Virginia saw three melons
And thinking 'Oh how jolly'
Virginia ate the melons
What a happy doggy folly!
(with apologies to the original author)
I have tried for years to grow Moon and Stars watermelons. The vines are small, straggly and variegated, the combination making it hard to obtain fruit from them.This year has been obnoxious for growing anything - first we lived in an oven, then it rained cats and canines. However, my watermelon vines decided it was perfect for setting fruit. This in itself was a small miracle as the pollinating insects vanished during the heatwave. The second miracle was where they decided to fruit. The vine had climbed from the safety of my fenced vegetable garden over the hot fence and into the dogs' paradise.
That is what the melon ideally should end up like - mine never do. Anyway, the first baby set itself, grew to about the size of a golf ball, then suddenly deflated and died off. Cody-dog got the blame for that, being a totally curious beast.
Not deterred, the vine produced three more babies. Cody was fascinated, so I draped some bird netting over the fence to protect the melons and allow them to grow. Cody was able to watch them, which he did regularly. 'See? One. two, three. Aren't they fun? Still one, two, three...' he counted with his nose.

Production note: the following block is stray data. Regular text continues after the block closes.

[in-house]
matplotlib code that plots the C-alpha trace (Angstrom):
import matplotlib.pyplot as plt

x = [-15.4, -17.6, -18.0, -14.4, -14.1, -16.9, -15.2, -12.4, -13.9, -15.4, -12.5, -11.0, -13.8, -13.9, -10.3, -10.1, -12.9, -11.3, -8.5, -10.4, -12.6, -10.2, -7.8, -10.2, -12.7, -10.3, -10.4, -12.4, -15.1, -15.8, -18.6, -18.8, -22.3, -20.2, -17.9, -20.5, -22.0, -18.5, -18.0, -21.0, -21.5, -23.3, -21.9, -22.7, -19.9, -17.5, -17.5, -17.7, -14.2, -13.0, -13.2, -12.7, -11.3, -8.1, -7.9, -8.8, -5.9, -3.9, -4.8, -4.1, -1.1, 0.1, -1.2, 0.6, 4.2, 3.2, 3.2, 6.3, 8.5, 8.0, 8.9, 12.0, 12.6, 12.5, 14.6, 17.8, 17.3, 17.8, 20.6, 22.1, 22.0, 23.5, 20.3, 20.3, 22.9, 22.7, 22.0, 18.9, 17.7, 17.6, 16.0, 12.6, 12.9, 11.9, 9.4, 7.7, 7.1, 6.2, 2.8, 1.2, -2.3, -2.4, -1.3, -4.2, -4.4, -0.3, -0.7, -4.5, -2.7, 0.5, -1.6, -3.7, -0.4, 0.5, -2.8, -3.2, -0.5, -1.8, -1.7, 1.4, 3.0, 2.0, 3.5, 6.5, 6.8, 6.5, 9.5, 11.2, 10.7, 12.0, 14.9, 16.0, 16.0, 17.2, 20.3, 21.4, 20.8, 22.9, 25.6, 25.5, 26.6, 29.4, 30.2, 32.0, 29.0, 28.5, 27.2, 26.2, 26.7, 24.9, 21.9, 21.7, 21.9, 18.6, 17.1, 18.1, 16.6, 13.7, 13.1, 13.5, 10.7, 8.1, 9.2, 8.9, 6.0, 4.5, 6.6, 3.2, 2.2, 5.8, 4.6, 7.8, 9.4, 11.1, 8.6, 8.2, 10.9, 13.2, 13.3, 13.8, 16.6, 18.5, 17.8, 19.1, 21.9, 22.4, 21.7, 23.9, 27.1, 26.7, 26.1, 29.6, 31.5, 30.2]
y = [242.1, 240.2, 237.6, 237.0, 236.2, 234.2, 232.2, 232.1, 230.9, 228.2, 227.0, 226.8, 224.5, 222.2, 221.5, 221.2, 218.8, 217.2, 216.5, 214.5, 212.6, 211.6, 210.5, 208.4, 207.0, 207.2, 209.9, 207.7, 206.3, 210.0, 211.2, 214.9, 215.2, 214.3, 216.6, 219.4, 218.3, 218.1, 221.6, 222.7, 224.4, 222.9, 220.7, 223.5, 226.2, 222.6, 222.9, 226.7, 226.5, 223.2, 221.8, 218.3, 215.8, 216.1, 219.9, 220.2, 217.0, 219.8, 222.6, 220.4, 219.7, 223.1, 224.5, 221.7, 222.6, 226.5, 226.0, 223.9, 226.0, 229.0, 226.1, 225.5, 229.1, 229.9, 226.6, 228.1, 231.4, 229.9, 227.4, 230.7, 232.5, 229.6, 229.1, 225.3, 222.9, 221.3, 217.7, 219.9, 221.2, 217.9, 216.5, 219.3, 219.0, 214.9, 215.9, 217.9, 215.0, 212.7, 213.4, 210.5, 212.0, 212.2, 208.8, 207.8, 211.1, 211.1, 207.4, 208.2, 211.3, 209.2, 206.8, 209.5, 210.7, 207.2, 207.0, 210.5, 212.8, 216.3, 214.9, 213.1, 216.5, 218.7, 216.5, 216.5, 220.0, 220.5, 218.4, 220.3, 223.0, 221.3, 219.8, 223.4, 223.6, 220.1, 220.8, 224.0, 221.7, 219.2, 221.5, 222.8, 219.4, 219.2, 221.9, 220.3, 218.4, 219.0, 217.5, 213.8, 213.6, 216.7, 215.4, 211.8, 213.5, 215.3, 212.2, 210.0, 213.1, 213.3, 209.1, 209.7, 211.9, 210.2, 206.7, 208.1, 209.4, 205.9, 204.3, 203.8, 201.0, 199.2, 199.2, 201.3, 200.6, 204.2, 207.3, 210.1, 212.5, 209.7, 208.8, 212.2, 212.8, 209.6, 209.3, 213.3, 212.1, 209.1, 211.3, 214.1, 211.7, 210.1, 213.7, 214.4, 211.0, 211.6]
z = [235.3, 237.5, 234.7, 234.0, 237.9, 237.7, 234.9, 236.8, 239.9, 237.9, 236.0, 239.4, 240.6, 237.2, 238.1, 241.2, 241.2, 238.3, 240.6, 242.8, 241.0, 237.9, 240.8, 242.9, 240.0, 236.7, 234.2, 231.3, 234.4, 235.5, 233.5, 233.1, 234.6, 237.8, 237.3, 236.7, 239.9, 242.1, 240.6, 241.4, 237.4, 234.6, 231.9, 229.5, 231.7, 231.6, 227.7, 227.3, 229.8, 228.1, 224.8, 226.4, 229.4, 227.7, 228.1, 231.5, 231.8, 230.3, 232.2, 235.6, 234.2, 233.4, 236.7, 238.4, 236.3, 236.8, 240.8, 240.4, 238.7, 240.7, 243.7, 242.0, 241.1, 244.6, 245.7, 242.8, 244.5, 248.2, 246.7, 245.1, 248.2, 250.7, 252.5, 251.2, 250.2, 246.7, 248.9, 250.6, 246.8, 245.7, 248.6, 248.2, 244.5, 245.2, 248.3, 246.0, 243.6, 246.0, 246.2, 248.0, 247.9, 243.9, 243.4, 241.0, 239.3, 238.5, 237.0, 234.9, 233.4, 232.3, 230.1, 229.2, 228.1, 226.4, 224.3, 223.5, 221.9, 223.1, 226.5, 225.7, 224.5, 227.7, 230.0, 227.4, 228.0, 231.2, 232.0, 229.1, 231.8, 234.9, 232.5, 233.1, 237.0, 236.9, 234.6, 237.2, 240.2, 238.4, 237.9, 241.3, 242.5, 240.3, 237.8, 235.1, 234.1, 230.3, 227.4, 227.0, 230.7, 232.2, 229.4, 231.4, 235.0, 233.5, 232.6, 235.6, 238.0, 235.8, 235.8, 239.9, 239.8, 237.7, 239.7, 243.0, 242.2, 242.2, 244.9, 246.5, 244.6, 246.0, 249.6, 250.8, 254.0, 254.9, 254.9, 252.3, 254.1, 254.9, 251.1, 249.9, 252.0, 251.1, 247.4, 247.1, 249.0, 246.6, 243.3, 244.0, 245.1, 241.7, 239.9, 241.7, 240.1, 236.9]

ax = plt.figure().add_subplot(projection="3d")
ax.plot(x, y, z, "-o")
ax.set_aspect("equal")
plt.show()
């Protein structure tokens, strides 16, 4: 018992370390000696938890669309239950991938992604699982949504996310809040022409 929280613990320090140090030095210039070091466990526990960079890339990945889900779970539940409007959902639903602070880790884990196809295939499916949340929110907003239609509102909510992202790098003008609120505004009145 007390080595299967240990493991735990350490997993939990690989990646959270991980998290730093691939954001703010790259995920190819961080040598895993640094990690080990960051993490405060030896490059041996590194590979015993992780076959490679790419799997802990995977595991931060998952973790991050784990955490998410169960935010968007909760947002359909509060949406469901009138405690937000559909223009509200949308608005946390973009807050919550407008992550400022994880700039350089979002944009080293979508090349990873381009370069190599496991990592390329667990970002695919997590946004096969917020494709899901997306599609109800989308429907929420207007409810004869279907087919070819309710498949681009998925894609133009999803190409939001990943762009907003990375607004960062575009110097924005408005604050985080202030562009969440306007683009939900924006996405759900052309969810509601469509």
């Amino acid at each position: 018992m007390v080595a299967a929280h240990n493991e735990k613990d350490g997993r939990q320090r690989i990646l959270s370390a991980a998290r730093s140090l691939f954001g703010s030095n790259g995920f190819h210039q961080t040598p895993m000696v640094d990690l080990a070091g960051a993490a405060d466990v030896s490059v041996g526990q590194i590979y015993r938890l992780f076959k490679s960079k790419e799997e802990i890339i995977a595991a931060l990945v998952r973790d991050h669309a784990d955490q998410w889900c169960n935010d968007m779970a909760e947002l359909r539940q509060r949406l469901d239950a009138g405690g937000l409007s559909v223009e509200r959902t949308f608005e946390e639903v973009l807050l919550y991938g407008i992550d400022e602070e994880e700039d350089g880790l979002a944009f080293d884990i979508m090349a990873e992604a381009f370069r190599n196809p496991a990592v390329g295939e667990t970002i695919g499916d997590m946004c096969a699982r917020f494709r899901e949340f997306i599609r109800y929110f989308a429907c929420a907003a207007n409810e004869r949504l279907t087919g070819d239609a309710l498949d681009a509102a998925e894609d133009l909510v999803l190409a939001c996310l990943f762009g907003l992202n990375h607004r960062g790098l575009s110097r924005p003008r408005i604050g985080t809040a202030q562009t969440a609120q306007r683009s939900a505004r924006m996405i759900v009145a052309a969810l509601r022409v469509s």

Then this afternoon all three now tennis-ball sized melons vanished. I was most upset and looked around for the culprit. I had an intuition it was not Cody but Virginia. Sure enough, as I picked up a piece of melon from the grass Virginia came over and politely removed it from my hand: 'Mine', and ate it. She had managed to extract all three through the bird netting and had also pruned the vine back as bonus.
Maybe the other vines further inside the garden area may produce; I don't think that one will.
I shall also have to watch out for the pumpkins, which I have had to hand fertilise. That vine is sprawling across the driveway. The dogs are under supervision when they go out there, but are most interested in the various-sized fruit developing. I now know their interest is not benign. I'll share with them if I ever manage to harvest anything - but they are not having all of it!
Portrait of Virginia by Duncan - a dog with no concept of being a sinner!
Cheers from a dispirited would-be gardener - Fliss